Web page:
Minimal sample size
Due to the reasons discussed in the methodology section above, in an experiment we can expect the accuracy of several sessions to be decreased by participant behavior. This behavior is more pronounced in a mobile environment compared to desktop. We therefore recommend using a minimum of 40 participant sessions. Further details of why 40 participants are recommended can be found in the appendix (Recommended number of experiment participants).
Confidence in the mean error
The average radial gaze error in Sticky’s algorithm is 6% of the screen, with a 5% standard deviation in the sample (89 sessions).
Furthermore, at 40 sessions, there is a confidence interval in the mean radial error of ± 1.5%. Thus, if this test is repeated with 40 respondents or more, there is a 95% chance that the resulting average radial error is 6% ± 1.5%.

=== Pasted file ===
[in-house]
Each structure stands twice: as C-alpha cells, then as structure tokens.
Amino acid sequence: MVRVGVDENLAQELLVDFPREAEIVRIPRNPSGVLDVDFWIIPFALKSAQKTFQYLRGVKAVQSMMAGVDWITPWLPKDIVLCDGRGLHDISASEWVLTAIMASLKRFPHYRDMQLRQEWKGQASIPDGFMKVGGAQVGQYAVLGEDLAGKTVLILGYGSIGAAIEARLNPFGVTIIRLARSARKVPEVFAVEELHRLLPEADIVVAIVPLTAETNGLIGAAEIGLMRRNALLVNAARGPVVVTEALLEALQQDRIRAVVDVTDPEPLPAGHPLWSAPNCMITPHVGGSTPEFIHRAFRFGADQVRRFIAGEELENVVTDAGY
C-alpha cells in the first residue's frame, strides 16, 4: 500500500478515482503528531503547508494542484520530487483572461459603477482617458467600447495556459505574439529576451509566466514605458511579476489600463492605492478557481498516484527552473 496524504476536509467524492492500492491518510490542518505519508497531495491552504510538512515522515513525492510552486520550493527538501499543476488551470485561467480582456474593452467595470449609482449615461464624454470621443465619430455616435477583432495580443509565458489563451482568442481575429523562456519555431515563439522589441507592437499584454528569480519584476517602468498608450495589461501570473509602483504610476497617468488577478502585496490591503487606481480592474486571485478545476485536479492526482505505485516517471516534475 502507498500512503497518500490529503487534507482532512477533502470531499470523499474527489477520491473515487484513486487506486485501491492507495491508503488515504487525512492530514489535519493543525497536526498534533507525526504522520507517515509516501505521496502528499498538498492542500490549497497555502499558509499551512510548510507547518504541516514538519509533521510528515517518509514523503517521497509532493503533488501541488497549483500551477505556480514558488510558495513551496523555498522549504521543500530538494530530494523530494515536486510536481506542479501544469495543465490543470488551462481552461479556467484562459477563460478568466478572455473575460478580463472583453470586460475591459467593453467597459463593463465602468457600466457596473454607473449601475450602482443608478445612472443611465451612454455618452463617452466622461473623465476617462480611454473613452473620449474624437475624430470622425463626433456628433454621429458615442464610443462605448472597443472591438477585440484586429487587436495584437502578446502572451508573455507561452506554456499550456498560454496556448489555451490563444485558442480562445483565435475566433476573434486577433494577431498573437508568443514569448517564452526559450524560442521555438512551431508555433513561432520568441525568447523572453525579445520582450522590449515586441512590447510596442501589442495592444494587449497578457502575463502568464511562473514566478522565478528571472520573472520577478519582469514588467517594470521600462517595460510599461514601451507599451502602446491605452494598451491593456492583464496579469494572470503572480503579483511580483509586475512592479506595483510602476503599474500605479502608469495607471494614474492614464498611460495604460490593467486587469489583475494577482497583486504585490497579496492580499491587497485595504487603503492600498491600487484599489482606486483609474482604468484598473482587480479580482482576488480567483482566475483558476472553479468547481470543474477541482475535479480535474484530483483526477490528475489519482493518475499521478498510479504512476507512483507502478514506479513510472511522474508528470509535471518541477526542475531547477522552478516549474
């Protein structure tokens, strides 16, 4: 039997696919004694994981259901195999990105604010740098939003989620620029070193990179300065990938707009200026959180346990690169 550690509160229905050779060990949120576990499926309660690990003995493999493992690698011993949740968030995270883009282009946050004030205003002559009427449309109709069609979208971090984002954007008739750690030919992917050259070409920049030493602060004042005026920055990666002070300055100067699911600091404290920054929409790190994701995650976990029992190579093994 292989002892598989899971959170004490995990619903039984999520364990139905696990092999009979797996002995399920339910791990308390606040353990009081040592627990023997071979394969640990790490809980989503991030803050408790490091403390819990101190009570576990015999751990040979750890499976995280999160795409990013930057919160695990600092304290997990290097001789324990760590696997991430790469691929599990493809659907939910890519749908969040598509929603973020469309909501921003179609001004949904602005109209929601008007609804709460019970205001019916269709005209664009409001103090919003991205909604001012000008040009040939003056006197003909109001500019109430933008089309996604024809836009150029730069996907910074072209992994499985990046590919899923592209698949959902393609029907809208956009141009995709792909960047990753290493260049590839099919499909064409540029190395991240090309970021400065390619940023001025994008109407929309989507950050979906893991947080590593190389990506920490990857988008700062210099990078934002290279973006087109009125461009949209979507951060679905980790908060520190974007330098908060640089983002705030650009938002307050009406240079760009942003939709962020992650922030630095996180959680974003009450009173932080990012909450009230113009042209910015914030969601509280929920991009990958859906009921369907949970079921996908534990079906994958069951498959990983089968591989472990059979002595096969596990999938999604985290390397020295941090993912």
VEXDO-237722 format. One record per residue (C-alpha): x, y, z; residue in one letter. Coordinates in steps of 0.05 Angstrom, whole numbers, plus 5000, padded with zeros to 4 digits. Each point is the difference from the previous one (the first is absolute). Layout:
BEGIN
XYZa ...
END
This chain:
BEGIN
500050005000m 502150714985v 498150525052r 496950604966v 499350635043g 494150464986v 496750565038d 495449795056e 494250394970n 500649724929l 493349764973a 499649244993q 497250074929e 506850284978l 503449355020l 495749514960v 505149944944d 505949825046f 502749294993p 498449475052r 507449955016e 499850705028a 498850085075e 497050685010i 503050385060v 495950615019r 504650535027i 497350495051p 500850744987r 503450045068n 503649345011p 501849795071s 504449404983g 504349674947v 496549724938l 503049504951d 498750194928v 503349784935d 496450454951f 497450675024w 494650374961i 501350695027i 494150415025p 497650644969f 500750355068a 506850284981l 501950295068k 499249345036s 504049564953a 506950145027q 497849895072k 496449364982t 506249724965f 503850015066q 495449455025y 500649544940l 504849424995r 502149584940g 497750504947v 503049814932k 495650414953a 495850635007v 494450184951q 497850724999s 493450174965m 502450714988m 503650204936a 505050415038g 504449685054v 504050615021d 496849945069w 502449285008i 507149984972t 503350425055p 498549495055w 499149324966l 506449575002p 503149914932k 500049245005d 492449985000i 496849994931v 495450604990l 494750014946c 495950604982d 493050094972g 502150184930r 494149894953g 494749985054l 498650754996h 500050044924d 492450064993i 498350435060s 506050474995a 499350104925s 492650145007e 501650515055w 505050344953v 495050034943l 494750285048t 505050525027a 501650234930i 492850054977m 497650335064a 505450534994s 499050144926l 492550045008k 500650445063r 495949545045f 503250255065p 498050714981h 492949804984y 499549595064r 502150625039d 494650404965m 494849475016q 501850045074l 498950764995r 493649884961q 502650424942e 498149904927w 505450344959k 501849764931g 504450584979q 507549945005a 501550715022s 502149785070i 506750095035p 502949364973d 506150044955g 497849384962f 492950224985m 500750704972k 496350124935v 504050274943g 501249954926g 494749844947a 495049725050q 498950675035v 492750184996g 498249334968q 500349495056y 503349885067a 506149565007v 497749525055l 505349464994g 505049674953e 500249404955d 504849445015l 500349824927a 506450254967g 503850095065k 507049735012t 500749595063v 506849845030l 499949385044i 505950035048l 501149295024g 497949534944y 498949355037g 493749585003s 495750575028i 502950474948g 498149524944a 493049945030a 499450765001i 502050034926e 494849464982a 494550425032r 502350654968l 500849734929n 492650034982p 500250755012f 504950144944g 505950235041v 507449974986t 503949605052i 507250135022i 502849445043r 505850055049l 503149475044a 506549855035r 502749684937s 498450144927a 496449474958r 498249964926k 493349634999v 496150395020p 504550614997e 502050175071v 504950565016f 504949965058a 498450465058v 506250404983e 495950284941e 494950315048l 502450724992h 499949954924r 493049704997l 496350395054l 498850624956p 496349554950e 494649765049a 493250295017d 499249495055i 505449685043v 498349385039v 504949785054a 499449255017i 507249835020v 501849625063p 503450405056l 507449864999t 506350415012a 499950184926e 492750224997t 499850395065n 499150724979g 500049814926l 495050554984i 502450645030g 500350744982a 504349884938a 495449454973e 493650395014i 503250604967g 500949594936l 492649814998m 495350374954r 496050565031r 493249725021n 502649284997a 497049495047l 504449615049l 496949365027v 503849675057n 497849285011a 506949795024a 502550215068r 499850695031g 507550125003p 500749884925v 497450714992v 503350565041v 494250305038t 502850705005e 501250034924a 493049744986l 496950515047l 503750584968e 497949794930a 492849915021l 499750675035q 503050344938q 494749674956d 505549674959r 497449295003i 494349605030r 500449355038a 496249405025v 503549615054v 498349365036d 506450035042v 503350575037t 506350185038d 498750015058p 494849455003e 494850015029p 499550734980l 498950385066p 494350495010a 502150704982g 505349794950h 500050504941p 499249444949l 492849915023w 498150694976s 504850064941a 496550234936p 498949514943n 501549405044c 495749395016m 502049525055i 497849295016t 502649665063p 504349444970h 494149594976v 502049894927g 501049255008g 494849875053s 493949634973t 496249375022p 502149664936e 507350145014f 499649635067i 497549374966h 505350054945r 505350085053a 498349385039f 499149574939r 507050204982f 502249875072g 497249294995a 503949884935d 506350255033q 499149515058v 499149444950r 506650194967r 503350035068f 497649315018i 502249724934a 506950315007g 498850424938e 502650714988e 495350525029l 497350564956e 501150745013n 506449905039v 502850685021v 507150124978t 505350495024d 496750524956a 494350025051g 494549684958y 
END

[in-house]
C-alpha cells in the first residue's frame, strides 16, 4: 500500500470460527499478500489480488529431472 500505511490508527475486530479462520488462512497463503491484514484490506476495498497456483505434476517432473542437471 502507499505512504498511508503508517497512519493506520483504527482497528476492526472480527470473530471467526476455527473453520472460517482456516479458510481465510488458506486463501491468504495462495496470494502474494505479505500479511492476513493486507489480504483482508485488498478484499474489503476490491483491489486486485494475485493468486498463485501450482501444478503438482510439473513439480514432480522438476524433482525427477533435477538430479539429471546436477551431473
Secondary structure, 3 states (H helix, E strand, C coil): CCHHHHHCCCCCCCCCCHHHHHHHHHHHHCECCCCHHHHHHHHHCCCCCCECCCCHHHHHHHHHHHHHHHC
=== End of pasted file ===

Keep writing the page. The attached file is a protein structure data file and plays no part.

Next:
The average radial gaze error in Sticky’s algorithm is 7% of the screen, with a 6% standard deviation in the sample (88 sessions).
Furthermore, at 40 sessions, there is a confidence interval in the mean radial error of ± 1.8%. Thus, if this test is repeated with 40 respondents or more, there is a 95% chance that the resulting average radial error is 7% ± 1.8%.
Sticky’s algorithm automatically estimates the quality of each session and removes sessions not suitable for eye tracking. The most common reasons for this are:
Bad respondent attention, calibration dots are not followed, or stimuli are not looked at.
Bad light conditions, too dark or too strong background light.